^ 12-Year-Old 'Lead/oof TWELVE-YEAR-OLD Larry Larragoitiy whips along at 40 mph in chain-driven "go cart." Racing 2^-horsepower gasoline engine vehicles is newest family-type pastime in Southland. Cars are simple to operate arid are considered safe for youngsters and adults alike.--(Staff Photos by Bob Shumway.) SCHOOL AWE RETIRES Kept 'Temporary' Position 26 Years Unitization Speed Urged by Hosmer Subsidence Pacts Vital to Shipyard Speed in signing unitization agreements for Fault Blocks II and III in the harbor's subsiding area was urged Sunday by Congressman Craig Hosmer. Fault Blocks II and III are in the Long Beach Naval Shipyard area. Hosmer said no announcement regarding the shipyard's future can be expected from officials in Washington until oil operators legally bind themselves to carry on the representation program specified in the unitization agreements. Appropriation bills for naval public works will be considered by- Congress in the "very near future" and the signing of the unitization agreements is a "very large factor" in whether Congress For just over a quarter of a century Horace Sherer has held down what he thought was going to be a temporary job in a building he played a key role in constructing the Board of Education building. Today, Sherer, of 530 Flint years in the construction business span the period of this city's major era of construction. HORACE SHERER Registered Engineer FROM 1923 to 1934, Sherer was in the general contracting business w i t h his father. Among major buildings constructed by the firm, 3. D. Sherer Son, were the Times Building, Wilson High School and the Board of Education building at 7th St. and Locust Ave. Shortly a f t e r the 1933 earthquake destroyed or rendered most of Long Beach's s c h o o l buildings unusable, Sherer took a job as chief inspector for the school-con- sl ruction program. Reconstruction is probably a more appropriate phrase. The primary importance of the job was in connection w i t h Hie district's vast rebuilding program. "I came on the job thinking it was to be temporary," Sherer said. "The first thing I knew, 26 years had slipped by." In 1939, Sherer became supervising engineer heading Ave.. retires from his position tlle district's project division, as assistant business manager a P° st m whieh lhc Principal with the Board of Education, emphasis was upon continua- His 26 years of service with tion of the school-construc- the school district and 11 tion program. Steering Lesson would include funds for subsidence remedial work at the yard, Hosmer declared. Congress h a s authorized five million dollars for the work "if the Secratary of the Navy determines that subsidence is being arrested the shipyard area." He cannot make this determination without assurance that oil operators will bind themselves to stop subsidence by carrying out re- pressurization plans included in the agreements, Hosmer explained. The congressman j o i n e d President Eisenhower and his party at Palm Springs Sunday evening and r e t u r n e d to Washington on the presidential jet early this morning. Lakewood Crash Fatal to Man, 51 A 51 -year-old Lakewood man died late Saturday of injuries suffered when he was thrown from his truck in collision at Del Amo Blvd. and Downey Ave. in Lakewood. The Soiitlilfiml's ML Finest Morning Nv ** MONDAY. FEBRUARY I, I960 --Page B-l IMPROVEMENT PLANNED Discussing future plans are Dale Gurley (left), new president, and Dennis Bauer, outgoing president of the Order of Thor, a campus improvement organization at Long Beach City College. The group's installation was held Sunday at Lafayette Hotel.--(Staff Photo.) .s J/i · · I T * 1 Tft · 1 Xriniinals roorly raid d . J The fact that crime is a j will do more to discourage ''JV """' "' , poor-paying occupation shouldjyoung people from becoming ilham Knapp Ensworth ' be b,.^ home 10 yollt , ^criminals than any other 1 1 r ) / " ' n « f . . « i : . t C 4 - -!:,,J _·-- I _ _ - _ . - . _ . . · ** of 4122 Centralia St., died in Queen of the Angels Hospital, Los Angeles. Ensworth's panel truck was in collision Saturday morning with a car driven by Geor- Lakewood minister declared Sunday. Rev. Cy Stevens, minister of Lakewood Church of Religious Science, Sunday told his congregation: "To disclose the meager gette Waldman of 952 Via Wanda, who was treated for'earnings of robbers and bur- minor injuries at St. Helen's]glars, compared with persons Hospital. 'in law-abiding occupations, thing that churches can do." The Rev. Mr. Stevens said the average robber earns only about two cents a day if he keeps busy. "If a robber gets $30 in a liquor store holdup, he's doing well," said Rev. Stevens. "Would you risk your life for 30 bucks?" Dad Gasses Up POP AND SIS get a shove in the "family car" from Larragoitiy brothers (fr left), Erin, S; Jack, 11 and Larry, 12. Pop, 33-year-old Ernest Larragoitiy of 1639 W. Kith St., is a truck driver and is home with his five children every two weeks. Hu bought the "go cart" so "we'd have something to do together." Getting steering lessons and not too sure of the honor is his daughter, Marti, 3. EVER RACE AN OSTRICH? DUCK SNIPER'S BULLETS? Newsman Jobst Asks You wake up in the morning and you wonder just what the heck's going to happen to you today. For Lou Johsl, it has meant ducking a sniper's bullets, strolling in the altogether through a crowd of housewives, being jailed by mistake at a riot, having a thrown camera aimed at his head or almost going d o w n ' w i t h the landslide he was photographing. And it also meant racing nn ostrich. And it has meant the California Silver Medal for press writing in 1958 and five trophies in the Orange County Press Awards contest. And e m b a r r a s s i n g moments. The 29-year-old Independent "combo-man," meaning he photographs as well as writes many of his assignments--recalls the day a helicopter crashed into a hay while the tide was going out. "I stripped to my shorts and wadod through mud hip drop u n t i l I got a life raft manned by Marine repairmen," he recalled. "The tide was going out farther as I waded back to shore through the mud. "Naturally the mud came off." And, naturally, he marched through a group of housewives who had been attracted to the scene from a nearby housing iract, Jobst still insists no news- paperman should disrobe to get a photograph, no matter what the circumstances. Jobst, who lives with his wife, Jean, and their two children, Douglas, 9, and Michele, 6, in Costa Mesa has been newspapering in Southern California for more than six years. He joined The Independent, Press-Telegram in 1957. Born in Kansas City, Kan., and reared a midwesterner, Jobst joined the Marine Corps after a brief fling at college and served as a public information specialist and editor of a military newspaper. He was discharged in early 1950, but was recalled to duty during the K o r e a n War and served with the First Marine INDEPENDENT 'COMBO' MAN LOU JOBST Served As Combat Correspondent In Korea 'Division in Korea as a combat correspondent. He attended Orange Coast College and Long Beach State College where he majored in history. The day that Jobst was under a s n i p e r ' s sights, he spotted a police car, with siren on, and followed. . When the police stopped at the narrow entrance to an exclusive Newport Bay island. Lou grabbed his camera and raced toward a spot where a man had been wounded. A policeman tackled him. "Keep low," the o f f i c e r warned. "Some nut is loose with a rifle." I n s i d e the home of a wealthy night-club o w n e r where the wounded man and another, shot by the sniperj during the search for his hide-! out, had been carried, Jobst was crouched, cxaming the men's wounds, when a man in blue dungarees arrived and asked: "What do you think, doc?" The man was Humphrey Bogart. Also in t!'. house at the time was Roy Rogers, the movie cowboy. The wounded men were crewmen from their boats. All the time, the mysterious sniper, who has not been caught, was peppering the! area with bullets. While Jobst was shooting pictures of a crop-dusting plane in operation, the hot- shot pilot flew through some trees and the limbs tore the camera from Jobst's hands, but failed to hit him. While a member of the I, P-T sports staff he was asked to attend a County Fair function as a press guest, but learned upon his arrival he was to race an ostrich. He came in third. While shooting a landslide, the cliff gave way. The camera-bag strap caught on a protruding steel rod, saving Johst from a visit in the infirmary. Mack Sennet-like happen- stances seem to be Jobst's stock in trade. "Once, on the way to a drowning, I was driving along about 50 with my arm resting in the window when my elbow c l i p p e d a pedestrian crosswalk sign. "Had to check out on that one. I broke my arm." Same year he broke a foot. Still another time, while he was waiting at a traffic signal in front of a hotel, the front of the structure blew out. Jobst picked up the camera resting on the front seat, stepped out and shot pictures of people racing from the building and then ran to a rear alley and shot a photograph of a porter who had been blown t h r o u g h the building's rear wall when the boiler exploded. As the man says: "Wonder what might happen today?" MARTI HOLDS a funnel while dad fills the two-cycle engine's tank with gasoline. Larragoitiy took his five children to an authorized drug strip Sunday to try out their newly purchased "go cart." The eldest boy (top photo) quickly mastered the racer, but pop had to do the steering for the younger children. · - · - · · · · · · · · · '$700 Mink Stole Today in Long Reach ^Lost by Woman ART EXHIBITS --Japanese craftsmanship, City College Gallery, Faculty Ave. and Harvey Way; paintings and drawings by George James, John Lincoln, Willie Suzuki, Ray Dutcher, Doug McFadden at State College Gallery, 6101 E. 7th St.; Keith Crown water colors, Gallery of Prints and Drawings, 12fil Long Beach Blvd.; Edward Rugels paintings, at Book Fair, 4228 Atlantic Ave.; paintings and drawings by Loretta Ann at cli Piazza Restaurant, 4713 E. 2nd St. A Fresno conventioner told Long Beach police Sunday the mink stole taken at a Wilton Hotel convention here Friday still has not been returned. ! Betty C. Mello, 35, said the j?700 stole was taken from the unattended check room at a -- jdancc during the convention.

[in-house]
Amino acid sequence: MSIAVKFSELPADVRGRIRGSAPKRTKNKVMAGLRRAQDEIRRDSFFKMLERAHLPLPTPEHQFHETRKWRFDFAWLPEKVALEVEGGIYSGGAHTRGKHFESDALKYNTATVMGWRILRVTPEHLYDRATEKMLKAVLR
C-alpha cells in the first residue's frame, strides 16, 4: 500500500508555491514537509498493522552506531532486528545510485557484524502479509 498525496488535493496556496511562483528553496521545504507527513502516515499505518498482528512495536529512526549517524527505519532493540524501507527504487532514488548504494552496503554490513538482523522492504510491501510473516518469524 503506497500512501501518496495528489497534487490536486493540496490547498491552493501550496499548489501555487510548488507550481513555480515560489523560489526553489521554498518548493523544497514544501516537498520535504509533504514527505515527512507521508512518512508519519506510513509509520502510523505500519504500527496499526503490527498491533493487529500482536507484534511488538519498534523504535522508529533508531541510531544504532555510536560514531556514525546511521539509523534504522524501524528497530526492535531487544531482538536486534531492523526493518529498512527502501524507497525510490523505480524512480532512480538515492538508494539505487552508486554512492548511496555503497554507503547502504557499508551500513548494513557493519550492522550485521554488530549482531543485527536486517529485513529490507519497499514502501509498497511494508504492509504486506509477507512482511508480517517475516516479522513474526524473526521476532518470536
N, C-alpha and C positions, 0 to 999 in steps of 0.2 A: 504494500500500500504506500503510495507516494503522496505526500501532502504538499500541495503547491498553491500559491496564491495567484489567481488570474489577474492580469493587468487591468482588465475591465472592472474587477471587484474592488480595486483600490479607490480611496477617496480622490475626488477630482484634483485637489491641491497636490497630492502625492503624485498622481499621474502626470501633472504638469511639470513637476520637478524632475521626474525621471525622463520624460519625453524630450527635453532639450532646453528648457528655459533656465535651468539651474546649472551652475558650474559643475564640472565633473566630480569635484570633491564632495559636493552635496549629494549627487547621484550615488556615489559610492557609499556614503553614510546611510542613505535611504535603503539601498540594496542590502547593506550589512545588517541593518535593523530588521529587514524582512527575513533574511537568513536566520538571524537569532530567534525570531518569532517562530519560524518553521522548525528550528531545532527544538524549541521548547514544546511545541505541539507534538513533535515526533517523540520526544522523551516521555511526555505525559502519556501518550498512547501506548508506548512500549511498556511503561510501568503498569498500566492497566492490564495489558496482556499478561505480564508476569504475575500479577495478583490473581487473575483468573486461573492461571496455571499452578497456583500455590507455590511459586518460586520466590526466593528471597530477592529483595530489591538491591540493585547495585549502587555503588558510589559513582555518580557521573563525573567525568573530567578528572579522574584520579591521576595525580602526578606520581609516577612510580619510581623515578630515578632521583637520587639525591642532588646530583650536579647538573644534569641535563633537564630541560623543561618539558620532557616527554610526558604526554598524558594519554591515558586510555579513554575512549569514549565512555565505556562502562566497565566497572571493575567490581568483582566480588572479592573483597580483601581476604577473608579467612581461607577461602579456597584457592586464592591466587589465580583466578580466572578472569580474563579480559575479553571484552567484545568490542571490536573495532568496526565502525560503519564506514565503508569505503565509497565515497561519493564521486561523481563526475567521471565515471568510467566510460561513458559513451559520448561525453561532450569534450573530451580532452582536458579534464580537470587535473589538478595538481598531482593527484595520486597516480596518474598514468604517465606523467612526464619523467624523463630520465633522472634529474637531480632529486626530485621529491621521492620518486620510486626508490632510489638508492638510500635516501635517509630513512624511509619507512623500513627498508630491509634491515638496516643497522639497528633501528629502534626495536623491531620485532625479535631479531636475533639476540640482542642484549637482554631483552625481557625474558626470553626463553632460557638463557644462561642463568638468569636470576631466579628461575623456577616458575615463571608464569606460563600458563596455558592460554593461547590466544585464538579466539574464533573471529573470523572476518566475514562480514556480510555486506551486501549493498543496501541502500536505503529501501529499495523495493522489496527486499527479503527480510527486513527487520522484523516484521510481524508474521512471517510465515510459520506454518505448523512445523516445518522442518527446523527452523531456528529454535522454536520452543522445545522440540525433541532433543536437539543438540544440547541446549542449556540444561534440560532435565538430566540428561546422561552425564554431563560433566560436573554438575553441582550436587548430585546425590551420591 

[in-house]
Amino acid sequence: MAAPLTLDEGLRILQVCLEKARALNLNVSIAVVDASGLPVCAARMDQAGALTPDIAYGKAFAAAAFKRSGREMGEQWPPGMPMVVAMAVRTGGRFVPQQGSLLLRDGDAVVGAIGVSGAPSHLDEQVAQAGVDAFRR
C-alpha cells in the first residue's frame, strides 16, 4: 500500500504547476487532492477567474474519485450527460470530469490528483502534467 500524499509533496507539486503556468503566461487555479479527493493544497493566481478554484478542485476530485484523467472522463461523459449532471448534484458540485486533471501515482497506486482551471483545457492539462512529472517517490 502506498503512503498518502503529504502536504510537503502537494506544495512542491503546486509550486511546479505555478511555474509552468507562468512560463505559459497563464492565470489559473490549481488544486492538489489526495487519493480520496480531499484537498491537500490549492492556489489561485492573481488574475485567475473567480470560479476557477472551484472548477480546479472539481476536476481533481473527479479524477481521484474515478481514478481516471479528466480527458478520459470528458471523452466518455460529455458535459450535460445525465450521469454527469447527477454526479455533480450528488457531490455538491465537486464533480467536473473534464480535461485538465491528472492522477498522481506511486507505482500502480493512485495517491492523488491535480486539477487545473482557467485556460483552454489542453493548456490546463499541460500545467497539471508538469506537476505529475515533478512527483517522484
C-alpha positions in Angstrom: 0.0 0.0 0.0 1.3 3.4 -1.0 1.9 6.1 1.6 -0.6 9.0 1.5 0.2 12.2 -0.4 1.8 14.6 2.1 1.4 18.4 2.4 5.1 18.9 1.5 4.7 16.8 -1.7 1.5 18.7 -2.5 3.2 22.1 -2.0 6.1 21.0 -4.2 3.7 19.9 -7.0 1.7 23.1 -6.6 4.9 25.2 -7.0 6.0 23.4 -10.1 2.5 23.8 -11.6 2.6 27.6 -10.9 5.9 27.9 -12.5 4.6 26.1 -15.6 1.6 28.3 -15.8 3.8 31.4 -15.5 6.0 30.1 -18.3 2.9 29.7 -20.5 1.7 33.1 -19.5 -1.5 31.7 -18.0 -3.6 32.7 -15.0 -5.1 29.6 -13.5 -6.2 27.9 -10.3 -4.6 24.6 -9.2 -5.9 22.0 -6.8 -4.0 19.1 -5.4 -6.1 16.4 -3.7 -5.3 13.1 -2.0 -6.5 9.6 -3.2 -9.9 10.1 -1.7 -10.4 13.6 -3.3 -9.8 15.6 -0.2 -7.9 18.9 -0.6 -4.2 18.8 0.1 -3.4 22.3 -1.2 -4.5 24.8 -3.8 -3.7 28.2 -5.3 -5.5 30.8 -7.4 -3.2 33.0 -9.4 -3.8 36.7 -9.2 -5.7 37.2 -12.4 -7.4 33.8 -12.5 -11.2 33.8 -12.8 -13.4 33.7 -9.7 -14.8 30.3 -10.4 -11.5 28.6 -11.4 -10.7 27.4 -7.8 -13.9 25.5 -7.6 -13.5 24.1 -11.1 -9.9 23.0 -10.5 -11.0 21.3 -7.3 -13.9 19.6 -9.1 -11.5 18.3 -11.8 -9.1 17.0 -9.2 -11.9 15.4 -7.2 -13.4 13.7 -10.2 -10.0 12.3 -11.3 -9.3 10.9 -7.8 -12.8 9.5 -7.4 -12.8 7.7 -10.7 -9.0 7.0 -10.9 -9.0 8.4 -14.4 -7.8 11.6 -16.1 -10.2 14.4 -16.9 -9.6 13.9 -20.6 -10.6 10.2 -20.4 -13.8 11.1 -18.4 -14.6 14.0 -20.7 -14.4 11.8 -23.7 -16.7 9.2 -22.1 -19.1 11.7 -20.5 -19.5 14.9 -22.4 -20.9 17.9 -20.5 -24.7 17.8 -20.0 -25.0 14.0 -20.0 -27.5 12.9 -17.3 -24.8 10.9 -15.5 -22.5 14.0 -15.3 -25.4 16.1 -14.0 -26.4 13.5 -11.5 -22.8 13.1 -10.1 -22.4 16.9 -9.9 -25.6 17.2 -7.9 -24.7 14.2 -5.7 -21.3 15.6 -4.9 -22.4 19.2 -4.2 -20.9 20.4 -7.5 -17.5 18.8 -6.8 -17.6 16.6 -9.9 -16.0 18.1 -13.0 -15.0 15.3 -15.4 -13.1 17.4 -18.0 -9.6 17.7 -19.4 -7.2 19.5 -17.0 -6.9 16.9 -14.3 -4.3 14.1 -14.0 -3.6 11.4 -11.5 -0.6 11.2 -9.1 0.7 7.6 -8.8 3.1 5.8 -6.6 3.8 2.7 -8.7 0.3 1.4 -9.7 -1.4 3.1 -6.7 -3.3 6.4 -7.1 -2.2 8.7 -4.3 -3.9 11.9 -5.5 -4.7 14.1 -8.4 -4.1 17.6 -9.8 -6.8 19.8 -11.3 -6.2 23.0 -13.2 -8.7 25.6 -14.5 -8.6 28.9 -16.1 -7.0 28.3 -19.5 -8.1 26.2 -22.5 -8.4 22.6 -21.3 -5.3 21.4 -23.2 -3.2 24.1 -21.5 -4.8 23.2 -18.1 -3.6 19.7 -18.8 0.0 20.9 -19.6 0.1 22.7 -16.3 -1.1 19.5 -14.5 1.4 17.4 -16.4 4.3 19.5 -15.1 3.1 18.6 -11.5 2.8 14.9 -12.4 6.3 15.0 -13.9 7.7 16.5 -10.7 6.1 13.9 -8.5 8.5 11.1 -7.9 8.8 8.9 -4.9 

What members have found on this page

Get access to

  • The largest online newspaper archive
  • 11,200+ newspapers from the 1700s–2000s
  • Millions of additional pages added every month

Try it free